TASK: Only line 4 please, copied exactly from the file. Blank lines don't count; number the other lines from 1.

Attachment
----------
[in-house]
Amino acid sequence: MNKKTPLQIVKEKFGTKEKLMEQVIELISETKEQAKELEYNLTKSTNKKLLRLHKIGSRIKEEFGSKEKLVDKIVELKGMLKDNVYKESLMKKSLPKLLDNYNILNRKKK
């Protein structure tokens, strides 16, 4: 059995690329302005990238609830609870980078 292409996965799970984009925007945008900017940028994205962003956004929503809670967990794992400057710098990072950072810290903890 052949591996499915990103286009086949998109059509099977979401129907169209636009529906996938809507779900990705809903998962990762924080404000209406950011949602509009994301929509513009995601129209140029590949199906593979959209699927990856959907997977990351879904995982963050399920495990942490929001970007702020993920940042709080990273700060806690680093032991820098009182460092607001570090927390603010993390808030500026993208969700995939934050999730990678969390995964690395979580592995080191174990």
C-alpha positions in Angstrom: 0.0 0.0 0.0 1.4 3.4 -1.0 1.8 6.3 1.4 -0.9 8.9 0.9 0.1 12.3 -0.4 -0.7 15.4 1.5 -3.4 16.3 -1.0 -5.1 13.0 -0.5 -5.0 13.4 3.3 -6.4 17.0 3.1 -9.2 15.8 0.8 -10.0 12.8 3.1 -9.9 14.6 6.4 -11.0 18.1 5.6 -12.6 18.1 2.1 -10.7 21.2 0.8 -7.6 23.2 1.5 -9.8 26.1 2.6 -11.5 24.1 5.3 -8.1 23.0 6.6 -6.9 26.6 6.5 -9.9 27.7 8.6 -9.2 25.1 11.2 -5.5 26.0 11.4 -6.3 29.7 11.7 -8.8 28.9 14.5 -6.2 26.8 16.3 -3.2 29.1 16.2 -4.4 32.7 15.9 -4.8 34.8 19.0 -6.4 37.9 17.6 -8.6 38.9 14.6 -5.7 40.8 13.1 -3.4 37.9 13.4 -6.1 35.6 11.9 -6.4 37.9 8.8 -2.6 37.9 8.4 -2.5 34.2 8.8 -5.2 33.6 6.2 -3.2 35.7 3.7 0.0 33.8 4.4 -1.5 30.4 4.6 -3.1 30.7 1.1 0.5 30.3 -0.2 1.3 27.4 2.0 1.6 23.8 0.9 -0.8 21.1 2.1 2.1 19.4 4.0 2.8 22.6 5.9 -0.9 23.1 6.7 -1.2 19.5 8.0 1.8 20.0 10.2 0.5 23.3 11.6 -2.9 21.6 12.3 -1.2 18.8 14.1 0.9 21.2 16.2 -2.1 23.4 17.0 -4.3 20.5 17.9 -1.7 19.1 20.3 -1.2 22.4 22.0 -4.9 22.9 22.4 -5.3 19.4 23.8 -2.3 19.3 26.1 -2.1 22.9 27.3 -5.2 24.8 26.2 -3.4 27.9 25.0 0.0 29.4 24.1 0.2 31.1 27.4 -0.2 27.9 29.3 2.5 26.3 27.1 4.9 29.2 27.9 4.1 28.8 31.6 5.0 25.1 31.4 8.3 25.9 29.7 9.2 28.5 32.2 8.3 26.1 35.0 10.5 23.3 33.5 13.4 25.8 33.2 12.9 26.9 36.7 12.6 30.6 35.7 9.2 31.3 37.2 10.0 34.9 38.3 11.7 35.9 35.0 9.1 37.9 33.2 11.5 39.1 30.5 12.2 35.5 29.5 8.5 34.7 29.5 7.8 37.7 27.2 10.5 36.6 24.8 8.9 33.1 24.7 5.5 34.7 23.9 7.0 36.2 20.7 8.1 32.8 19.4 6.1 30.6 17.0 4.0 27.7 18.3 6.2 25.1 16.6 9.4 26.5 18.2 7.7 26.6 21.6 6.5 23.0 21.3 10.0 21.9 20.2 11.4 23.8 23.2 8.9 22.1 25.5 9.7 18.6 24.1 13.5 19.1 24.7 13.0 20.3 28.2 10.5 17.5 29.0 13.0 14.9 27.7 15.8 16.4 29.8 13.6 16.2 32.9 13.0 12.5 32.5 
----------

C-alpha positions in Angstrom: 0.0 0.0 0.0 1.4 3.4 -1.0 1.8 6.3 1.4 -0.9 8.9 0.9 0.1 12.3 -0.4 -0.7 15.4 1.5 -3.4 16.3 -1.0 -5.1 13.0 -0.5 -5.0 13.4 3.3 -6.4 17.0 3.1 -9.2 15.8 0.8 -10.0 12.8 3.1 -9.9 14.6 6.4 -11.0 18.1 5.6 -12.6 18.1 2.1 -10.7 21.2 0.8 -7.6 23.2 1.5 -9.8 26.1 2.6 -11.5 24.1 5.3 -8.1 23.0 6.6 -6.9 26.6 6.5 -9.9 27.7 8.6 -9.2 25.1 11.2 -5.5 26.0 11.4 -6.3 29.7 11.7 -8.8 28.9 14.5 -6.2 26.8 16.3 -3.2 29.1 16.2 -4.4 32.7 15.9 -4.8 34.8 19.0 -6.4 37.9 17.6 -8.6 38.9 14.6 -5.7 40.8 13.1 -3.4 37.9 13.4 -6.1 35.6 11.9 -6.4 37.9 8.8 -2.6 37.9 8.4 -2.5 34.2 8.8 -5.2 33.6 6.2 -3.2 35.7 3.7 0.0 33.8 4.4 -1.5 30.4 4.6 -3.1 30.7 1.1 0.5 30.3 -0.2 1.3 27.4 2.0 1.6 23.8 0.9 -0.8 21.1 2.1 2.1 19.4 4.0 2.8 22.6 5.9 -0.9 23.1 6.7 -1.2 19.5 8.0 1.8 20.0 10.2 0.5 23.3 11.6 -2.9 21.6 12.3 -1.2 18.8 14.1 0.9 21.2 16.2 -2.1 23.4 17.0 -4.3 20.5 17.9 -1.7 19.1 20.3 -1.2 22.4 22.0 -4.9 22.9 22.4 -5.3 19.4 23.8 -2.3 19.3 26.1 -2.1 22.9 27.3 -5.2 24.8 26.2 -3.4 27.9 25.0 0.0 29.4 24.1 0.2 31.1 27.4 -0.2 27.9 29.3 2.5 26.3 27.1 4.9 29.2 27.9 4.1 28.8 31.6 5.0 25.1 31.4 8.3 25.9 29.7 9.2 28.5 32.2 8.3 26.1 35.0 10.5 23.3 33.5 13.4 25.8 33.2 12.9 26.9 36.7 12.6 30.6 35.7 9.2 31.3 37.2 10.0 34.9 38.3 11.7 35.9 35.0 9.1 37.9 33.2 11.5 39.1 30.5 12.2 35.5 29.5 8.5 34.7 29.5 7.8 37.7 27.2 10.5 36.6 24.8 8.9 33.1 24.7 5.5 34.7 23.9 7.0 36.2 20.7 8.1 32.8 19.4 6.1 30.6 17.0 4.0 27.7 18.3 6.2 25.1 16.6 9.4 26.5 18.2 7.7 26.6 21.6 6.5 23.0 21.3 10.0 21.9 20.2 11.4 23.8 23.2 8.9 22.1 25.5 9.7 18.6 24.1 13.5 19.1 24.7 13.0 20.3 28.2 10.5 17.5 29.0 13.0 14.9 27.7 15.8 16.4 29.8 13.6 16.2 32.9 13.0 12.5 32.5 